The crossing to Fogo Island is from the small town of Farewell. It takes about an hour and fifteen minutes (with a stop at Change Islands along the way) via ferry. In the summer months there are two vessels who take passengers and vehicles. However, through the winter there is a one vessel schedule.

If you are starting from St. John's it will be about a four and a half hour drive to get to the Ferry. If instead you fly into Gander, in central Newfoundland, it is about an hour drive.

When you are planning a trip to Fogo Island it is important to check the timing on the schedule and recognize that weather can impact the crossing times. There are also sections with no cell phone reception so be prepared with your map in advance. I also recommend notifying anyone who you may want to be in contact with beforehand.

There are also sometimes large pot holes along the road. As I tell any guests who come to visit Newfoundland, with one road in (route 335) and the same road out, the isolation makes it difficult to maintain all the roads to these remote communities. 
Ferry from Farewell to Fogo Island Newfoundland. Photo Credit Amy Rezek.

Food and Accommodations on Fogo Island

Prepare for a feast of your taste buds when you visit Fogo Island. Our favourite restaurant on Fogo Island was the Bang Belly Café. We had several meals there as they accommodate gluten free eating, with lots of vegetarian options. It is a busy location though so reservations are recommended if you want to ensure you get a table.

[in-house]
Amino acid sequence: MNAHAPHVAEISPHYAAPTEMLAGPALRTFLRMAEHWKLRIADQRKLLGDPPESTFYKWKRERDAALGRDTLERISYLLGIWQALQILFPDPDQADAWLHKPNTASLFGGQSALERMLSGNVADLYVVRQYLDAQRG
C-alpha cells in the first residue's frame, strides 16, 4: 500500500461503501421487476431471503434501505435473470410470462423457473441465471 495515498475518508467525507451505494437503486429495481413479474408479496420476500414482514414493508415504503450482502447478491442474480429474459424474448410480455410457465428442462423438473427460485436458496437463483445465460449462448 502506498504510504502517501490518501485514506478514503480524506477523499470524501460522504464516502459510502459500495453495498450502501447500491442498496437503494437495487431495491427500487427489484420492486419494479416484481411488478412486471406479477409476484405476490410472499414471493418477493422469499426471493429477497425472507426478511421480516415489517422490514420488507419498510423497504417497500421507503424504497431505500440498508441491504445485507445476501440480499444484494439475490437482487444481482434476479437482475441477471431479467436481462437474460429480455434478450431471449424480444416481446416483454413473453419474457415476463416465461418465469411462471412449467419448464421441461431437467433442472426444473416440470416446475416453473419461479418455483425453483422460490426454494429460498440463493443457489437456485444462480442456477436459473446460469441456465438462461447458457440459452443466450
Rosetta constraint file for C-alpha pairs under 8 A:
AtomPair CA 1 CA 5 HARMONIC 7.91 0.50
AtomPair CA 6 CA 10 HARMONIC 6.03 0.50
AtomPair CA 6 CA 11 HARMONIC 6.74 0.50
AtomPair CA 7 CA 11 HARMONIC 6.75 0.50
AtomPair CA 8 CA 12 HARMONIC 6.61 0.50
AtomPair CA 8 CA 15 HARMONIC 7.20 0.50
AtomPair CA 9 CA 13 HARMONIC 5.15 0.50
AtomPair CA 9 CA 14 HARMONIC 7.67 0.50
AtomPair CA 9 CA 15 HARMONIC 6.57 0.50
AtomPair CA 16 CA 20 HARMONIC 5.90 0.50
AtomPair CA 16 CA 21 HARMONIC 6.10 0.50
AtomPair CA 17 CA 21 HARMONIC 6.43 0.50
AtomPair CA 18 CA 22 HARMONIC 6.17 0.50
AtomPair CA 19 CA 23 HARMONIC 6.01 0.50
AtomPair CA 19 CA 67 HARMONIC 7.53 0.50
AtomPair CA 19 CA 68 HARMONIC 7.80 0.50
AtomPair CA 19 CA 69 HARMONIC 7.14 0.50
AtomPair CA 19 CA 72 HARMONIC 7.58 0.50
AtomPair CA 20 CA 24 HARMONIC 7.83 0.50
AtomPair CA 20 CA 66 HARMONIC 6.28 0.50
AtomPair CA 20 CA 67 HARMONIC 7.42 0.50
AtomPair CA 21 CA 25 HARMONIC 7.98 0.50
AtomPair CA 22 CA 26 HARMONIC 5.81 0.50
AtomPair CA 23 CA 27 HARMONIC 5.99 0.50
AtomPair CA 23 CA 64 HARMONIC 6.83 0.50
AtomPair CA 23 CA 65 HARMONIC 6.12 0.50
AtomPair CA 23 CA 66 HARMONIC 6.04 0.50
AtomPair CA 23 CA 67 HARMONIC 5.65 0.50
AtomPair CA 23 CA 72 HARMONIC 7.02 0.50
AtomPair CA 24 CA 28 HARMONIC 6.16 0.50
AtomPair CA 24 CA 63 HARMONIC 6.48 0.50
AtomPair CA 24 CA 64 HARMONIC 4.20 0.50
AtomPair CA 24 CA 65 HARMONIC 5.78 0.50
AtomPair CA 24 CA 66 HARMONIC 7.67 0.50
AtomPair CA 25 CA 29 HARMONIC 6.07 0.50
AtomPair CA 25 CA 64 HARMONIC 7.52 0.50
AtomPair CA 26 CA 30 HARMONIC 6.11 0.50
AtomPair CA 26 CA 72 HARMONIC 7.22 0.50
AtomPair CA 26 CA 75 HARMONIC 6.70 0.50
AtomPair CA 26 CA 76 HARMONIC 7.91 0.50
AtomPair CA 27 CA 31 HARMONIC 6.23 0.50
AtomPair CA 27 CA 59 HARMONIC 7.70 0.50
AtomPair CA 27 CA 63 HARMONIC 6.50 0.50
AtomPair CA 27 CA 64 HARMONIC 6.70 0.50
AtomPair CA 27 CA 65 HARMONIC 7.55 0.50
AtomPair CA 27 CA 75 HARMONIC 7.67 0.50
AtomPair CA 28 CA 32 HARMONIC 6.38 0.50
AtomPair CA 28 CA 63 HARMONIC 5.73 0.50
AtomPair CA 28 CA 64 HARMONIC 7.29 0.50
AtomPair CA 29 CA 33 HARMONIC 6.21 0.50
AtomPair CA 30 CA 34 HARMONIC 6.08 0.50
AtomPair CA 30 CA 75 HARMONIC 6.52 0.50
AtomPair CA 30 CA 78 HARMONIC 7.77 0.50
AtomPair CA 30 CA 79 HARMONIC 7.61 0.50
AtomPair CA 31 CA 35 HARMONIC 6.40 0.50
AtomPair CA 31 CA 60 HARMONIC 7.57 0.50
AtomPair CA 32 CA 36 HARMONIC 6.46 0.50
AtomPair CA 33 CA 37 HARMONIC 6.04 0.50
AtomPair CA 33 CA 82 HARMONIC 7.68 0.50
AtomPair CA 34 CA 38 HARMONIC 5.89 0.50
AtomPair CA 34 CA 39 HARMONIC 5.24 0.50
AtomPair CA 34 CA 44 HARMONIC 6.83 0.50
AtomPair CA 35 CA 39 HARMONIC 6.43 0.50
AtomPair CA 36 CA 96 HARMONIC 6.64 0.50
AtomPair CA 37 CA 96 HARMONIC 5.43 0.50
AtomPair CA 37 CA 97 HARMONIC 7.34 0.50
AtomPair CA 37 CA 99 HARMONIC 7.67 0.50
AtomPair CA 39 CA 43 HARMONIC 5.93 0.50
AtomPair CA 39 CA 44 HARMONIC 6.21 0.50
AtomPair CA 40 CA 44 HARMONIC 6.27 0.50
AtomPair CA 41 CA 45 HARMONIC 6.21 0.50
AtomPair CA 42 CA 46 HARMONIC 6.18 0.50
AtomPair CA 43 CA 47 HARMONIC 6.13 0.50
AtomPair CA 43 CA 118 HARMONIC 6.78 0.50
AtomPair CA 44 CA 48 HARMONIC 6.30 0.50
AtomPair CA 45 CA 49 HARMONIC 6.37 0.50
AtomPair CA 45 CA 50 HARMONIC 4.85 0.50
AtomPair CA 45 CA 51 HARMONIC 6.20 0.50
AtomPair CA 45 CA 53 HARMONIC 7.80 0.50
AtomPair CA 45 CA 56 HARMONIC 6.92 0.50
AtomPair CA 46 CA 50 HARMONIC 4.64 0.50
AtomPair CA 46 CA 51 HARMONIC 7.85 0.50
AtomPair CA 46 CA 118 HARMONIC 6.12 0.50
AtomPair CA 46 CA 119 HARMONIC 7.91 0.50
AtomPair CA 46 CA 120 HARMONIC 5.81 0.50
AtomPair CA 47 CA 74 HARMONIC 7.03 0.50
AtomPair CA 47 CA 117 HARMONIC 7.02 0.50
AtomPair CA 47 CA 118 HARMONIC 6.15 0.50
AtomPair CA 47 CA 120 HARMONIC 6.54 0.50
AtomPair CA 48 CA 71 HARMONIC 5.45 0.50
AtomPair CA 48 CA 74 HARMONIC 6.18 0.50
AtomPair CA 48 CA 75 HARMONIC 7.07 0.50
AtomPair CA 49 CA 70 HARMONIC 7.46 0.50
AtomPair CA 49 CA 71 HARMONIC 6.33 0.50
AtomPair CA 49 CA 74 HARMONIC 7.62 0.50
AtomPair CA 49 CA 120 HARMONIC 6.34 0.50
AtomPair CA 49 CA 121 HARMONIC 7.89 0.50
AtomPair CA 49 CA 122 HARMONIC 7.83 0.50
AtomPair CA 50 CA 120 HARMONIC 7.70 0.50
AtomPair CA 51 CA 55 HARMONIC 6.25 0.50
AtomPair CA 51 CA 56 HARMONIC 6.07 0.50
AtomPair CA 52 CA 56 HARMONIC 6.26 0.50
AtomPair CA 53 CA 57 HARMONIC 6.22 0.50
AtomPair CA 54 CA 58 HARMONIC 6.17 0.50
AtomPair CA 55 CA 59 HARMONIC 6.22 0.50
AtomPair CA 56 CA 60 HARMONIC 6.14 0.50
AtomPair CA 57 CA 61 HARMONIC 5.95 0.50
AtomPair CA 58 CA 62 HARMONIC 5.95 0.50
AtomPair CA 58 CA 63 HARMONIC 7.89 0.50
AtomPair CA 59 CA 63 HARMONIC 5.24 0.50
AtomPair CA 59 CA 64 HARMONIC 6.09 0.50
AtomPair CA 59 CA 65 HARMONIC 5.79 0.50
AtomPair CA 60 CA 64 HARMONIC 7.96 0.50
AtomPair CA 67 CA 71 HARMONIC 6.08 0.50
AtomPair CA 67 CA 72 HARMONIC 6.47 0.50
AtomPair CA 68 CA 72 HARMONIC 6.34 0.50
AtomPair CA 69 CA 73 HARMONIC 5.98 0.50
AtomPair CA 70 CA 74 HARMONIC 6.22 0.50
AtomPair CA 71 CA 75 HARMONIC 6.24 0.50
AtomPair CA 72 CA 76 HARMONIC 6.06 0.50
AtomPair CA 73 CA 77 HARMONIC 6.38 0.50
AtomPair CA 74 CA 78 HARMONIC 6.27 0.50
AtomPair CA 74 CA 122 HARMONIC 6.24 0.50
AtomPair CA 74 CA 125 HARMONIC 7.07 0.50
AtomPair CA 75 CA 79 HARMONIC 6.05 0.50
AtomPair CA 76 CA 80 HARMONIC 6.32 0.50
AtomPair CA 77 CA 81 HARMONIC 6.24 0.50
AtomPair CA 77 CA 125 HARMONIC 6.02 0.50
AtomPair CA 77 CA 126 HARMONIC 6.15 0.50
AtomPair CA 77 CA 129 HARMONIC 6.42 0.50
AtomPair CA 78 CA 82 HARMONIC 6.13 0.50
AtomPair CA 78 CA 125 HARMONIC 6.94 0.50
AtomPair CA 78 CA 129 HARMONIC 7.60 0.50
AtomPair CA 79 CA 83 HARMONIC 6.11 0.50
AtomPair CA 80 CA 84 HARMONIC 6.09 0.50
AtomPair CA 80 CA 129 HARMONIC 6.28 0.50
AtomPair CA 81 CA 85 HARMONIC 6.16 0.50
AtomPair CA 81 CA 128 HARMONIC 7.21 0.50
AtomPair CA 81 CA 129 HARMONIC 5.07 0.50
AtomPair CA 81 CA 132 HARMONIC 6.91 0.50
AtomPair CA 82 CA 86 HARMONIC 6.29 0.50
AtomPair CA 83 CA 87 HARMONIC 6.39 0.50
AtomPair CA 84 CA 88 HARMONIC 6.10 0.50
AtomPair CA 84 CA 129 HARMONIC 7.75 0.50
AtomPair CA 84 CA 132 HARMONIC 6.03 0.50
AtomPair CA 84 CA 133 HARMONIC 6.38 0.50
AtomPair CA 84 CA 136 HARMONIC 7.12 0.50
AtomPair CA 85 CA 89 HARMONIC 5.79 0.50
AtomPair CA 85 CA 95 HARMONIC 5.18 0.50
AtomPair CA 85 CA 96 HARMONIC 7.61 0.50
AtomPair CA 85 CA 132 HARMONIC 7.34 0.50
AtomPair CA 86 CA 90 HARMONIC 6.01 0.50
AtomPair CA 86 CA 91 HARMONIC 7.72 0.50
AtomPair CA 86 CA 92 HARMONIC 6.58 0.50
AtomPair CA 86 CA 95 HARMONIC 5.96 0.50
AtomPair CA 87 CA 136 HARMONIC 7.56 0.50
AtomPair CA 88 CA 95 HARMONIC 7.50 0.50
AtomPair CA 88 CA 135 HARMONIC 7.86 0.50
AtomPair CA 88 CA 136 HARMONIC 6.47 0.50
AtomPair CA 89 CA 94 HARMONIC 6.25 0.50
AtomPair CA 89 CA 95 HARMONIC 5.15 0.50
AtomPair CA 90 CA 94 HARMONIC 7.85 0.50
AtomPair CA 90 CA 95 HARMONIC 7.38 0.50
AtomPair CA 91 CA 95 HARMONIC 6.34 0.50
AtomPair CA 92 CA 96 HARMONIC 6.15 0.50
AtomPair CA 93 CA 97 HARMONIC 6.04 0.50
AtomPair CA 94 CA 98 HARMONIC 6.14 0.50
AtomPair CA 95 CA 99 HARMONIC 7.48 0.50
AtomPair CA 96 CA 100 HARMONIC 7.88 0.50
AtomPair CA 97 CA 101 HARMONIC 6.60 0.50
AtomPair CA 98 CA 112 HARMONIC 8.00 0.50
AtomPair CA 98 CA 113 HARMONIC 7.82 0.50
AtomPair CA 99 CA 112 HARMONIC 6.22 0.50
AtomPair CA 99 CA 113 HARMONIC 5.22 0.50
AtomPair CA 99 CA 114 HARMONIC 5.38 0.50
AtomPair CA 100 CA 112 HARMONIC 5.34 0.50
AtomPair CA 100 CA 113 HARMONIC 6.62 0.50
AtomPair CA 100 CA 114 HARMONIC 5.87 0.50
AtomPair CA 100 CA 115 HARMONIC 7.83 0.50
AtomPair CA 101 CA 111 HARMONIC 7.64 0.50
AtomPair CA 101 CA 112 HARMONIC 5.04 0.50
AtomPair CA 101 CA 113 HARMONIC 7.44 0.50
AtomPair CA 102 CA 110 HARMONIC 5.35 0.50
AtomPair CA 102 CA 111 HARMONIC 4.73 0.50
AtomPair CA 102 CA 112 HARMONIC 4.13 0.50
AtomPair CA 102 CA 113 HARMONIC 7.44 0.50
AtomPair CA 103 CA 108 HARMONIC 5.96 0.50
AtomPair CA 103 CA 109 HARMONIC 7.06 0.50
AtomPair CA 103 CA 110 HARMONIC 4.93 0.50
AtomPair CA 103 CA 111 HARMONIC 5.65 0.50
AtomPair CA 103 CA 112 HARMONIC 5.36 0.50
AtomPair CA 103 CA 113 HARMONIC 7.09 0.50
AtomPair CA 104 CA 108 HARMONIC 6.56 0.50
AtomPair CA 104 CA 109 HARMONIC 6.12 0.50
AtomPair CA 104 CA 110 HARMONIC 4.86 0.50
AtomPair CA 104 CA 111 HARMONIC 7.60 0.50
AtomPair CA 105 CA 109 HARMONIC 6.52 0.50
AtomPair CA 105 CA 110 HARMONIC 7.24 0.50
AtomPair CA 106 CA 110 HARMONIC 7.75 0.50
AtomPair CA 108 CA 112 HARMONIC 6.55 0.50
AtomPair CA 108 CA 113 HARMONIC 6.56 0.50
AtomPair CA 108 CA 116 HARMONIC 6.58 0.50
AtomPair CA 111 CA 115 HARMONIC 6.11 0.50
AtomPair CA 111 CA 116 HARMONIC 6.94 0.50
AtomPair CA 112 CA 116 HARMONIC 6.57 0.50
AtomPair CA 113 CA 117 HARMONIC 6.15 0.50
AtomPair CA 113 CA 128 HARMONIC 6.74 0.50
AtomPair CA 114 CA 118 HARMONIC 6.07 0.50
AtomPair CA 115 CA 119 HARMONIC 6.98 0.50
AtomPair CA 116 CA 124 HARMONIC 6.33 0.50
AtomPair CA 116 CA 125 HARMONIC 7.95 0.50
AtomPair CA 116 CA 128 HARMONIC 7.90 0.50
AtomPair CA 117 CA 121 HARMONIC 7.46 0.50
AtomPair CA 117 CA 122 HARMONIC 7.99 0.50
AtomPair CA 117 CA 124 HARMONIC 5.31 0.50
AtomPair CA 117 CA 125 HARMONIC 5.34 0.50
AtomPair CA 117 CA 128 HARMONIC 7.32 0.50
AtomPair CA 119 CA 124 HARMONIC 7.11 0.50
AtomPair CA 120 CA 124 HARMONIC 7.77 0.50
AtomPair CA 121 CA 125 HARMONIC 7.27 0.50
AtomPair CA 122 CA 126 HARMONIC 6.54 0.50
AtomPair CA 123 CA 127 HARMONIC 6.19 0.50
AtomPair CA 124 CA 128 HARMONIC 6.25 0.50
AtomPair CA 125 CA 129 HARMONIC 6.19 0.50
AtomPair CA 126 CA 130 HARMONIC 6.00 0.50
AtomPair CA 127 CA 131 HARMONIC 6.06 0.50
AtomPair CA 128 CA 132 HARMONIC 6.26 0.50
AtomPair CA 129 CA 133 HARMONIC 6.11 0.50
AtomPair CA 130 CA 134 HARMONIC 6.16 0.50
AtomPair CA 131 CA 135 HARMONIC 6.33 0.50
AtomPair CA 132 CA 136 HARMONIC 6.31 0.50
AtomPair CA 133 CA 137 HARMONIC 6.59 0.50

If you are staying for several days, or simply prefer cooking for yourself, there are general convenience stores in a few locations that cover basics that you would need. There are also several other restaurants including Chinese, Pizza, and Fish and Chips that you can enjoy as well.

There are a range of options available for accommodations while on Fogo Island. There are numerous rentals like the Fogo Island Inn, and Camping or RV options all around the Island.

Wherever you decide to dine or stay, a trip to Fogo Island in the summer would not be complete without visiting Growler's Ice Cream Shop. They make handcrafted ice cream with local ingredients. I had one with partridgeberry jam, and another that was strawberry rhubarb. I truly just wish I could buy it at home!

Fogo Island Inn

 In recent years the fame of this island has grown with the opening of the iconic Fogo Island Inn. The Inn has attracted celebrities' and locals alike to the shores of Fogo Island.

The Inn was built to create a sustainable future for the communities that are spread across this Island and was designed by local Architect Todd Saunders to mirror an old fishing stage on stilts.

It has continued to be a vital part of economic revitalization by taking 100% of their operating surplus and reinvesting it into the surrounding communities through Shorefast.

Artist Studio Residences on Fogo Island

In addition to the Fogo Island Inn, architect Todd Saunders designed four artist-in-residence studios at various locations throughout Fogo Island. The studios are completely off-grid and provide stark contrast to the landscapes in which they are located. Each provoke a sense of interest and awe as you visit.

Fogo Island Arts is one of many initiatives of Shorefast that supports concept that art has the ability to make connections and create social change and new ideas on local issues.

The residency program was founded in 2008 and brings artists from across the globe to spend time staying in a local artist-in-residence studio and joining the local community. The responsibility of the artist is to share their art at the end of their stay through a presentation, a workshop or performance.